Hagia Sophia holds first prayer in 86 years

News Desk

The Jumma prayers are being held in the iconic Hagia Sophia by the muslims for the first time in 86 years after the reconversion of the Istanbul landmark into a mosque earlier this month.

According to Al Jazeera report, the Friday prayers took place two weeks after Turkish President Recep Tayyip Erdogan controversially declared the nearly 1,500-year-old monument open to Muslim worship after a top court ruled the building’s conversion to a museum by modern Turkey’s founding statesman in the mid-1930s was illegal.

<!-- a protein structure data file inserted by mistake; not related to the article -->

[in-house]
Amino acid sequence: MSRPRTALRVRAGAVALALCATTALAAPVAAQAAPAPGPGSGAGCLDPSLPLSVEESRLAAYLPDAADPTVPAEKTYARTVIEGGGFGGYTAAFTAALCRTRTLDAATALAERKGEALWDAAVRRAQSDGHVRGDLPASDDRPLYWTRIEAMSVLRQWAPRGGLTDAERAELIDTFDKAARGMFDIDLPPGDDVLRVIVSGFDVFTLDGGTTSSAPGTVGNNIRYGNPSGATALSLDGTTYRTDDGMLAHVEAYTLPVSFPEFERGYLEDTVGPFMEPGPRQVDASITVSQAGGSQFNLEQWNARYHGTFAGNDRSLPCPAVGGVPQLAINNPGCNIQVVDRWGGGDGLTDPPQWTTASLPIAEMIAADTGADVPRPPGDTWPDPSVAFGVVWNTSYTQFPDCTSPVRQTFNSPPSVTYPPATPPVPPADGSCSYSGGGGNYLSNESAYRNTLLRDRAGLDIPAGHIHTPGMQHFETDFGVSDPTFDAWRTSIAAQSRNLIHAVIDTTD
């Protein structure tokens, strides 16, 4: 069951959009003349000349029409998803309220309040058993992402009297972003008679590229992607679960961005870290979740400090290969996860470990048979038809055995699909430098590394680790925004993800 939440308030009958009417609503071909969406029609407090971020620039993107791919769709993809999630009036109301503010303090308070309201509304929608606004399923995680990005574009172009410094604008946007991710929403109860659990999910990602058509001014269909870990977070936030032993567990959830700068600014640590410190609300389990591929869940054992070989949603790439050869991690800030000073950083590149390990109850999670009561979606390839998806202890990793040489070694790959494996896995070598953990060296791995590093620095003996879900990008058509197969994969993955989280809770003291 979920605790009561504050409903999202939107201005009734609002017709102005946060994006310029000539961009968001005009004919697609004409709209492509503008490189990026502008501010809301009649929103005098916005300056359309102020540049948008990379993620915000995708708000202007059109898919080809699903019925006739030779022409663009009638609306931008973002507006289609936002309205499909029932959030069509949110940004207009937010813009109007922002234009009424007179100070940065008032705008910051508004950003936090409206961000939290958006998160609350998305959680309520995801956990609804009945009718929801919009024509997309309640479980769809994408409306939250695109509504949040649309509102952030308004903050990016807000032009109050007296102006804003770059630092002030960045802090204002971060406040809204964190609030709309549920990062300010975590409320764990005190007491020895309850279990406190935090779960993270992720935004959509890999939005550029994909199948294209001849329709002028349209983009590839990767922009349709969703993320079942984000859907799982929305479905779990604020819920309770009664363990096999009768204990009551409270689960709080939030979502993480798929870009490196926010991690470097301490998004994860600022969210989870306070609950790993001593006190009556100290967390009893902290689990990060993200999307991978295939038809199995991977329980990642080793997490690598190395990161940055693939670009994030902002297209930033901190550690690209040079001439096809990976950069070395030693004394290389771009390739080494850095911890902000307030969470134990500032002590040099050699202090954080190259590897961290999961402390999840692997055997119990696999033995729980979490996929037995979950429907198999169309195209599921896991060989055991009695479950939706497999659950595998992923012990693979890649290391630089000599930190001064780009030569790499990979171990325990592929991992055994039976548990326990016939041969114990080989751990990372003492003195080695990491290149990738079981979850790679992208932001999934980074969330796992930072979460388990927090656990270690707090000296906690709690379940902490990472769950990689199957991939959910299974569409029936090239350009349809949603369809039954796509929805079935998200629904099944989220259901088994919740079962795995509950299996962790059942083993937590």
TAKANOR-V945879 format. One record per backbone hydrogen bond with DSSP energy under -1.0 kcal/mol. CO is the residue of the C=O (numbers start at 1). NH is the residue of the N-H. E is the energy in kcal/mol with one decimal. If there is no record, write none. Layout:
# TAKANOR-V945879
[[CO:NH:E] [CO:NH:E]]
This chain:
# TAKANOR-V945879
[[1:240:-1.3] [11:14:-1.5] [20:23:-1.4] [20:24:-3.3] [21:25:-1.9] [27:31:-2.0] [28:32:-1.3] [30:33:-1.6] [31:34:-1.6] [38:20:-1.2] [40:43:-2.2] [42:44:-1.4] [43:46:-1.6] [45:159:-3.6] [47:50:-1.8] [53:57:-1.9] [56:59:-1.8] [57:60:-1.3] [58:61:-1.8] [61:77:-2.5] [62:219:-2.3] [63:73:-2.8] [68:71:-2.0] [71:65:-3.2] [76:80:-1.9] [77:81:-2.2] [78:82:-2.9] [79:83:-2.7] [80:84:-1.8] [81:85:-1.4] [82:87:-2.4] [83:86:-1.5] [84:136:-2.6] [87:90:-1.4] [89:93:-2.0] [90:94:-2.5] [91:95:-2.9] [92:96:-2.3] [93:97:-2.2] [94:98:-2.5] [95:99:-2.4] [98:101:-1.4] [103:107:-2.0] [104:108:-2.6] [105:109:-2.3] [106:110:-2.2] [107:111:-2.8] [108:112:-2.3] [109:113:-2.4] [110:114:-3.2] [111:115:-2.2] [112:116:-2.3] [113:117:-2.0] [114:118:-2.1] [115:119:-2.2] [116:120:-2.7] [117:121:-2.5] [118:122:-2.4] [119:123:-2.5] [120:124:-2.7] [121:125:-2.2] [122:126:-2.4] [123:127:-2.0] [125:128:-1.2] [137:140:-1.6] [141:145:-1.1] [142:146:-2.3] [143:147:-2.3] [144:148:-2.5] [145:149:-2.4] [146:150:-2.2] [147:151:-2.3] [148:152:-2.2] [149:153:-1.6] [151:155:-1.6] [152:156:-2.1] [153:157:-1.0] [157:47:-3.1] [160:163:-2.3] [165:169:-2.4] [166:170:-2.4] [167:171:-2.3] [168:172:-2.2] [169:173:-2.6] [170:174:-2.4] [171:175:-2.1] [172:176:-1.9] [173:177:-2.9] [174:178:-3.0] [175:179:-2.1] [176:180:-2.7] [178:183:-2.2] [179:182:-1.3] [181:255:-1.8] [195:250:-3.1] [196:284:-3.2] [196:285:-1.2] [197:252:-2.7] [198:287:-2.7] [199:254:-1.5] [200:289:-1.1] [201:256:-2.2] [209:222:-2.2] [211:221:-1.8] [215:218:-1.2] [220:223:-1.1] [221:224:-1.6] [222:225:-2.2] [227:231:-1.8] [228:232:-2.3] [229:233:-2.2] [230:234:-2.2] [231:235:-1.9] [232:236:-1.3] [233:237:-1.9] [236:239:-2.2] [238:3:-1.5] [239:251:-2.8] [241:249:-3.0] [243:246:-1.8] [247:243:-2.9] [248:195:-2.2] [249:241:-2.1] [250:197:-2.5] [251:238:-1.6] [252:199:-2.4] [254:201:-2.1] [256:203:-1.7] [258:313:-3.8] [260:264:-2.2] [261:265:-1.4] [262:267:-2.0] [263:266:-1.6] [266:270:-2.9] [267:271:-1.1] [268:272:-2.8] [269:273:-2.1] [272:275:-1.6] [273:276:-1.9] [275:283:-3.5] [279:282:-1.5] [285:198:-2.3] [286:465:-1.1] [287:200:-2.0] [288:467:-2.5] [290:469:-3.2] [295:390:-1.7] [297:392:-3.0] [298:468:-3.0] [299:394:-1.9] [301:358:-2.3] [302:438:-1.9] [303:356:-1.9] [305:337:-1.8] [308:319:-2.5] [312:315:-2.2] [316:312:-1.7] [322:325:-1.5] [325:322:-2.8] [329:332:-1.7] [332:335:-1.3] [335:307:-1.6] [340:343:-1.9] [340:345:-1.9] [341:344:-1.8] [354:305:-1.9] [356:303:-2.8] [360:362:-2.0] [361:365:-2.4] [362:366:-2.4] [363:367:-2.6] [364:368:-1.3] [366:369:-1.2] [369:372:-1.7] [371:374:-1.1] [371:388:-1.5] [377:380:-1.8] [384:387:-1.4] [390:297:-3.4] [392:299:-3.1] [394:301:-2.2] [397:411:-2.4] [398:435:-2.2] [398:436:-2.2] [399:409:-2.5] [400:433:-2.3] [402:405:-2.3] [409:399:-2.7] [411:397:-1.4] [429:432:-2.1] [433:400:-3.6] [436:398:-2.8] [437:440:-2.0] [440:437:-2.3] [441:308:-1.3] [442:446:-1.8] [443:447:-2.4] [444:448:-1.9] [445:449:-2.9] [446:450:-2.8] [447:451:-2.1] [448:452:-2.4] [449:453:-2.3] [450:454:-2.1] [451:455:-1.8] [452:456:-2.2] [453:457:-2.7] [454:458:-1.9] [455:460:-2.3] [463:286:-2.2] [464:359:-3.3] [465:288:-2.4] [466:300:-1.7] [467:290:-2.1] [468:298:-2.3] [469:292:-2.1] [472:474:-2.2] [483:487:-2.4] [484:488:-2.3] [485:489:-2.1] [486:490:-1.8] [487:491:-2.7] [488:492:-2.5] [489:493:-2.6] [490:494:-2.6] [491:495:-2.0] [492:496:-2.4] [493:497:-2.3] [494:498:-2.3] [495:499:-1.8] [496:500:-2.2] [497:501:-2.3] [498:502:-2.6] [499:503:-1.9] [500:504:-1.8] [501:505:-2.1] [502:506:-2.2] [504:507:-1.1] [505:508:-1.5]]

The President Tayyip Erdogan, minister and other top officials have joined hundreds of worshippers inside Hagia Sophia as large crowds gathered outside, despite the coronavirus pandemic.

It is pertinent to mention here that the Hagia Sophia was built as a cathedral during the reign of Byzantine emperor Justinian I in 537 but converted into a mosque after the Ottoman conquest of Constantinople in 1453. It was designated a museum in a key reform of the post-Ottoman authorities under the modern republic’s founder Mustafa Kemal Ataturk.

The Turkish President said last year it had been a very big mistake to convert it into a museum.

Critics however accuse Erdogan, who has been in power for 17 years, of playing to his nationalistic base, with support eroding amid a global economic downtown caused by the coronavirus pandemic.